Hello Fellows,

I want to post a handful of quotes that I think will be useful for the continuation of our discussion of Toomer’s Cane on Tuesday. I take both from J. Martin Favor’s book, Authentic Blackness: The Folk in the New Negro Renaissance (Duke UP, 1999). The first is from a letter that Toomer sent to Claude McKay in 1922:

“from my own point of view I am naturally and inevitably an American. I have strived for a spiritual fusion analogous to the fact of racial intermingling” (56)

The second is Favor’s own analysis of how geography, the movement of peoples, and The Great Migration shape and guide Toomer’s representation of African American culture and identity. Referring to Toomer’s time spent teaching in Georgia, Favor writes:

“Far from being an utterly organic, inevitable occurrence, Toomer’s connection to ‘black’ geography was noticeably planned. His adoption of a folk geography is as much a type of consumption as a reconnection; Toomer goes south to gain access to a part of the matrix of discourses he is creating both in Cane and in his developing theory of “American.” In consciously seeking out a southern geography, he is engaged in the performative act of ‘widening’ and ‘deepening’ his own notion of identity. Concurrently, he is also acting out a reverse migration that mirrors the historical Great Migration of the period.” (61)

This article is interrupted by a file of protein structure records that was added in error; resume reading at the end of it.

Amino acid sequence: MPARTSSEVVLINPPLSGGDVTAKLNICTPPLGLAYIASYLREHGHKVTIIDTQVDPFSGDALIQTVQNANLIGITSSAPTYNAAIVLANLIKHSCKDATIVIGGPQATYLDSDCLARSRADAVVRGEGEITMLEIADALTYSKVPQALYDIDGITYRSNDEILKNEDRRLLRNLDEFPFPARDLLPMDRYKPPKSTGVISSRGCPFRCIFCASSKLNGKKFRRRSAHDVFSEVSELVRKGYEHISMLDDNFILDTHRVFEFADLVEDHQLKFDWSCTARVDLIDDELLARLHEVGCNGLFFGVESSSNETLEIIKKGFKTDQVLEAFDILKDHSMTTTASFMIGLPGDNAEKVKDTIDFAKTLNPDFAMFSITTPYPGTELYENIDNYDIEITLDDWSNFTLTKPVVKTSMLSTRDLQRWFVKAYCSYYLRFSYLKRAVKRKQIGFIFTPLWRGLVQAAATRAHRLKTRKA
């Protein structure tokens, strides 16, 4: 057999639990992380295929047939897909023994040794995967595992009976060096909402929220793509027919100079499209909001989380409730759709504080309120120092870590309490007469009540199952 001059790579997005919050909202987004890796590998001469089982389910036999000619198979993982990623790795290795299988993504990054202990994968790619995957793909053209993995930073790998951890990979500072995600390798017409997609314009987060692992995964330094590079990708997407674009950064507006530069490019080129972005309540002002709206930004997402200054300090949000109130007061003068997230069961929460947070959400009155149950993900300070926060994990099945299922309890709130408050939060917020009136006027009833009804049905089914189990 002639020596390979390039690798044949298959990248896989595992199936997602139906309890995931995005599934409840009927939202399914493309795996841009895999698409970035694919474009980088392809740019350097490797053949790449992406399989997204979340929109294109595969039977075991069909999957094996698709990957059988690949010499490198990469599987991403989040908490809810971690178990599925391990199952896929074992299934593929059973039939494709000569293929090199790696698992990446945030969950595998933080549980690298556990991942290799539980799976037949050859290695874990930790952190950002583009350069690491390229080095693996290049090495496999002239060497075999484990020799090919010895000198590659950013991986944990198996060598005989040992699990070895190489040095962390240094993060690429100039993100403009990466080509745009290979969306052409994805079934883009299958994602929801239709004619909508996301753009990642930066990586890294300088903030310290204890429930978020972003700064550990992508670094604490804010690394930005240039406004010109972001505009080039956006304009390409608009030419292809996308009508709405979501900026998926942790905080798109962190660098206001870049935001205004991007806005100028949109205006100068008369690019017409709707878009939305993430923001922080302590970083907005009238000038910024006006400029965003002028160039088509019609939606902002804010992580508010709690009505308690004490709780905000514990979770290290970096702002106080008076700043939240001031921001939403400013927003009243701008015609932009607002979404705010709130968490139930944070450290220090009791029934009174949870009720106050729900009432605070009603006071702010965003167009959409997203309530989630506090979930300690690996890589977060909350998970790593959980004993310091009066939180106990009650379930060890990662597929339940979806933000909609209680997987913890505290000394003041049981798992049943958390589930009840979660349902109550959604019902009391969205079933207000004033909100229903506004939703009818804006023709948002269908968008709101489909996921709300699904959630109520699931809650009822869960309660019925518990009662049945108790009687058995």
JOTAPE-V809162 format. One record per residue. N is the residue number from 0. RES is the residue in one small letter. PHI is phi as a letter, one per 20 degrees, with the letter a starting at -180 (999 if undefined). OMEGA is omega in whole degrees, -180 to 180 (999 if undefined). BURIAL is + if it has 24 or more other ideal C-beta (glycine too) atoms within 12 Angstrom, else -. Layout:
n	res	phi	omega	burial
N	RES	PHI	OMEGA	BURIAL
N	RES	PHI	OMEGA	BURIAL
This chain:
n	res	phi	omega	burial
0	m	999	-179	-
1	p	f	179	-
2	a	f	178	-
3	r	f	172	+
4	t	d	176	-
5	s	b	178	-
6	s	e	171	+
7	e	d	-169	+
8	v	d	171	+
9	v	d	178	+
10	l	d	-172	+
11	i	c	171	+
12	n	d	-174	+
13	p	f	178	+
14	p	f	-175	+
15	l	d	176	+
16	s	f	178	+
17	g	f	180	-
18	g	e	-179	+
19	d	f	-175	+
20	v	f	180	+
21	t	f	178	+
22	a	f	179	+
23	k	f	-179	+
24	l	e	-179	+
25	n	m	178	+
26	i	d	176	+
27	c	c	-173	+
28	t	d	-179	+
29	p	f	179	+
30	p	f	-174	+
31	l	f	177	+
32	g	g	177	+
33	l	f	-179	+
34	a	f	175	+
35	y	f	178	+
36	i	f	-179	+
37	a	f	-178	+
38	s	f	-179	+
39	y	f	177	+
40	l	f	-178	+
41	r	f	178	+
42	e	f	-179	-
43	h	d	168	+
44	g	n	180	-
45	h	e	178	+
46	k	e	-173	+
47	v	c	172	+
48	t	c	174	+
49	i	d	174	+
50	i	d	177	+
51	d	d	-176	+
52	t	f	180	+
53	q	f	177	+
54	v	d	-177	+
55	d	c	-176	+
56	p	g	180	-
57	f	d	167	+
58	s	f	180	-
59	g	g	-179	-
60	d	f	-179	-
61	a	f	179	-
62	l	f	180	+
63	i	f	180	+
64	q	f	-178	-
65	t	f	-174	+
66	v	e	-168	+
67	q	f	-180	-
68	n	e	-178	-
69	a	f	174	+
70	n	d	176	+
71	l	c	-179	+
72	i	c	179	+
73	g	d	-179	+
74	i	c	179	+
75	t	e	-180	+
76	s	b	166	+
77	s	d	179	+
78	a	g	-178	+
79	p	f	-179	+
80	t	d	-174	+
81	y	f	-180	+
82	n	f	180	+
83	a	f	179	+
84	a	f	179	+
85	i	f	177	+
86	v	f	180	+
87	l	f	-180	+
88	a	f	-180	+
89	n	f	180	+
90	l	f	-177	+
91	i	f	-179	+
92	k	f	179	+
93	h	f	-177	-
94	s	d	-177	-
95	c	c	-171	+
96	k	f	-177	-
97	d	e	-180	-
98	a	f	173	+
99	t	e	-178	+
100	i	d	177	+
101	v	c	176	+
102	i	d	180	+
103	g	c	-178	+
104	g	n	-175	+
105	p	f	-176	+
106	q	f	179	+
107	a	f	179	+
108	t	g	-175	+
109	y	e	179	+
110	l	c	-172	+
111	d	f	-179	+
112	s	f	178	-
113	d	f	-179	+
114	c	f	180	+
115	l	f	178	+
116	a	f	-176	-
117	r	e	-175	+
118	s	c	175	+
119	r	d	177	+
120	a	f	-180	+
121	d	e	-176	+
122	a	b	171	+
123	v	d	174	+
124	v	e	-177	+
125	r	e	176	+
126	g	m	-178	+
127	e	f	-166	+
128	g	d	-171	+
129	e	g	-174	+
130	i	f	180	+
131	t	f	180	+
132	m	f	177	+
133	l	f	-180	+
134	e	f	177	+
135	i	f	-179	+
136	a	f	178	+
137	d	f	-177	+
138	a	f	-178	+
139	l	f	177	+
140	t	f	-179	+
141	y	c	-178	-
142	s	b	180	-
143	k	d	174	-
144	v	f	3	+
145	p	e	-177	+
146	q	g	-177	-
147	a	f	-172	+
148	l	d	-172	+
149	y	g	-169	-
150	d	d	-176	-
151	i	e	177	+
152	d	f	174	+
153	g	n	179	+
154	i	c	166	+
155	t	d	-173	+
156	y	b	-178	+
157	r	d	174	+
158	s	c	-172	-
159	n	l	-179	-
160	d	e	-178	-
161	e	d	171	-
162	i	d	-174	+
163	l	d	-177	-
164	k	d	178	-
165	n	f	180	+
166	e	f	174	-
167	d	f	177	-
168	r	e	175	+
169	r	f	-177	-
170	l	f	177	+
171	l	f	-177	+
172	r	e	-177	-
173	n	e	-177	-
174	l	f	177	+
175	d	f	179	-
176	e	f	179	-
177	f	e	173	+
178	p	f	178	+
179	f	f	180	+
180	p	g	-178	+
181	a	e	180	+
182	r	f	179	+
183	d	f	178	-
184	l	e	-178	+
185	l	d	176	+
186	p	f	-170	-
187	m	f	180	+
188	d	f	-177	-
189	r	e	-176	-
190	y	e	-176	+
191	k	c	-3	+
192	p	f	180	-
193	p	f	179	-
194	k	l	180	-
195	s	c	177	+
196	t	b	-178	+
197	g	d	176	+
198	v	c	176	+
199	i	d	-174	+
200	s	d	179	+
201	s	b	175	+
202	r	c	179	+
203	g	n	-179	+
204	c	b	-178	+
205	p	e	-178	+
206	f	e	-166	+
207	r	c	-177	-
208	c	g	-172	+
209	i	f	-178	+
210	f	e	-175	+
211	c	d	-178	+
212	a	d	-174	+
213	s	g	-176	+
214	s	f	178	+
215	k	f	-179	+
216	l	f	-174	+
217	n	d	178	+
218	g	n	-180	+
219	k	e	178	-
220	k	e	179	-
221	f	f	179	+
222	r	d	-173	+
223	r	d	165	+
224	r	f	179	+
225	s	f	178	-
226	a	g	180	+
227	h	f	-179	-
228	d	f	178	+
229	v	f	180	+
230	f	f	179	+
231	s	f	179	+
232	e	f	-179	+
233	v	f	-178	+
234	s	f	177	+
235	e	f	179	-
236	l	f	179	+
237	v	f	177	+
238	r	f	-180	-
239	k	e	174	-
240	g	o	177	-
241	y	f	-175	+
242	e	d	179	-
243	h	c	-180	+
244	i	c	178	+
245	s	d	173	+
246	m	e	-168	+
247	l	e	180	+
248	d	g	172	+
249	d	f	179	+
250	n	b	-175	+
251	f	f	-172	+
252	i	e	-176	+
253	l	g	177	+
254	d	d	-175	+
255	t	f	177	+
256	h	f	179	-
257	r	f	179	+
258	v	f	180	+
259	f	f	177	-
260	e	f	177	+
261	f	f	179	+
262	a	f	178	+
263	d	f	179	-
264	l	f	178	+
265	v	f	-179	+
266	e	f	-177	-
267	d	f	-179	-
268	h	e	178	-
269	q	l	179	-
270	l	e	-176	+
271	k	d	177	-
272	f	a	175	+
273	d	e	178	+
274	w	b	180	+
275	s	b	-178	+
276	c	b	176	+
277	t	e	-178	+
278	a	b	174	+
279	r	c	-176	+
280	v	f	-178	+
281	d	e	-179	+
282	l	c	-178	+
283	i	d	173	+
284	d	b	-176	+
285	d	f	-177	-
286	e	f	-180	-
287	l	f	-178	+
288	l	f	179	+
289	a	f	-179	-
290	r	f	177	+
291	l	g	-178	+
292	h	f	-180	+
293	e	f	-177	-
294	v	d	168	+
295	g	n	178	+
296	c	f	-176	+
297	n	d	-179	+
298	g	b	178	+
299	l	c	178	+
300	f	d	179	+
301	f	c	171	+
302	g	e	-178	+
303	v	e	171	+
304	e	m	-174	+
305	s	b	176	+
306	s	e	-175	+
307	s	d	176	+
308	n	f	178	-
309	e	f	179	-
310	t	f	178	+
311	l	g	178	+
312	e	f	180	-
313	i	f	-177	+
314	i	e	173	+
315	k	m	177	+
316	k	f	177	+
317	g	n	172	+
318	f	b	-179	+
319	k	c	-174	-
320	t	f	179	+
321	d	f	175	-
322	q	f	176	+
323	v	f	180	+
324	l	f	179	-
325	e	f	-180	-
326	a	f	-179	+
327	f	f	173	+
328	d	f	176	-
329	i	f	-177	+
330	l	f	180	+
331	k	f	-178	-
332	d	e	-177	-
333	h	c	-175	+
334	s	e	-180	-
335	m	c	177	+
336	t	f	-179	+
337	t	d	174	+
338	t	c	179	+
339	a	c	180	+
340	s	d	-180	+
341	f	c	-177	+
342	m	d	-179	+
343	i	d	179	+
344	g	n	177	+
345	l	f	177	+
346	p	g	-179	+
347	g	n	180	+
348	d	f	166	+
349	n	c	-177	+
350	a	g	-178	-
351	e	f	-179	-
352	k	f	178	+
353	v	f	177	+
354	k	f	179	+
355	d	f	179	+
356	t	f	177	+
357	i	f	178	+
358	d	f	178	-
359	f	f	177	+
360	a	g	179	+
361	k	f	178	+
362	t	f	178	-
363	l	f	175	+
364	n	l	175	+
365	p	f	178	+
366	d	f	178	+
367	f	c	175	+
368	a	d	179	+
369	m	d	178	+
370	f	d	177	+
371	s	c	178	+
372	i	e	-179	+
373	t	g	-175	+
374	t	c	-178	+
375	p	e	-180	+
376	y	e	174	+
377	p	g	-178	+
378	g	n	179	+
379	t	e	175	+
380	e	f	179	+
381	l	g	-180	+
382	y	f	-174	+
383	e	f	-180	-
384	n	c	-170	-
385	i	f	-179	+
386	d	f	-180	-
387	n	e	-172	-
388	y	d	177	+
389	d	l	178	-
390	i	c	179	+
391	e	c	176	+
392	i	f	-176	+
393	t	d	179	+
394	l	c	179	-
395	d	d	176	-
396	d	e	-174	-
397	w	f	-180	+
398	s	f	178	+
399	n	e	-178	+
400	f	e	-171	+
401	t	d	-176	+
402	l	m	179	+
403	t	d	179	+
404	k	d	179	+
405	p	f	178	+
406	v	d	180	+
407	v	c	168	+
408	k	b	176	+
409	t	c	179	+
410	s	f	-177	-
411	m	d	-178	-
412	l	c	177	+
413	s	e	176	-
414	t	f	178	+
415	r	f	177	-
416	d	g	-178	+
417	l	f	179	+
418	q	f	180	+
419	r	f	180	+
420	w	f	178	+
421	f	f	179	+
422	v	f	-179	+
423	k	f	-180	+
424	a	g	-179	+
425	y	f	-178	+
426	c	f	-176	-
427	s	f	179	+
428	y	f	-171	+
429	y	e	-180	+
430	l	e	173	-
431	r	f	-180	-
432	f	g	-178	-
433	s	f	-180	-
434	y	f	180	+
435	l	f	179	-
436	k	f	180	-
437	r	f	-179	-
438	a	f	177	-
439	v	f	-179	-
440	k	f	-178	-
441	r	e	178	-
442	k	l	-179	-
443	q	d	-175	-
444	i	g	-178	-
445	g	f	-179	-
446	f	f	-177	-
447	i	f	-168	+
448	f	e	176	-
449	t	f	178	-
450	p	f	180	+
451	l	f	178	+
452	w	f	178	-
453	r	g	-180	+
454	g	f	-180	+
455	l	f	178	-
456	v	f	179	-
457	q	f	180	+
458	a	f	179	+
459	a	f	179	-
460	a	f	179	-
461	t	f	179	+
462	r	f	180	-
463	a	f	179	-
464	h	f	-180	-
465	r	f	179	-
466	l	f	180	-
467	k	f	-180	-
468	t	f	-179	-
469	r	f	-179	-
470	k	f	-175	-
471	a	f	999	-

The final quote I will provide is taken from literary scholar and critic Walter Benn Michaels’s book on American modernism titled Our America: Nativism, Modernism, and Pluralism (Duke UP 1995).  This quote is a little complicated, but I think it will help to bring out some of the questions that we’ll be working over in our discussion. For our purposes, we can think of culture as being the beliefs and practices of a particular group:

“The fact, in other words, that something belongs to our culture cannot count as a motive for our doing it since, if it does belong to our culture, we already do it and if we don’t do it (if we stopped, or haven’t yet started doing it) it doesn’t belong to our culture…. It is only if we think that our culture is not whatever beliefs and practices we actually happen to have but is instead the beliefs and practices that should properly go with the sort of people we happen to be that the fact of something belonging to our culture can count as a reason for doing it. But to think this is to appeal to something that must be beyond culture and that cannot be derived from culture precisely because our sense of what culture is properly ours must be derived from it. This has been the function of race…. Our sense of culture is characteristically meant to displace race, but … culture has turned out to be a way of continuing rather than repudiating racial thought” (page to come).

Have a great weekend and I look forward to a thoughtful discussion on Tuesday!

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Dr. Cheever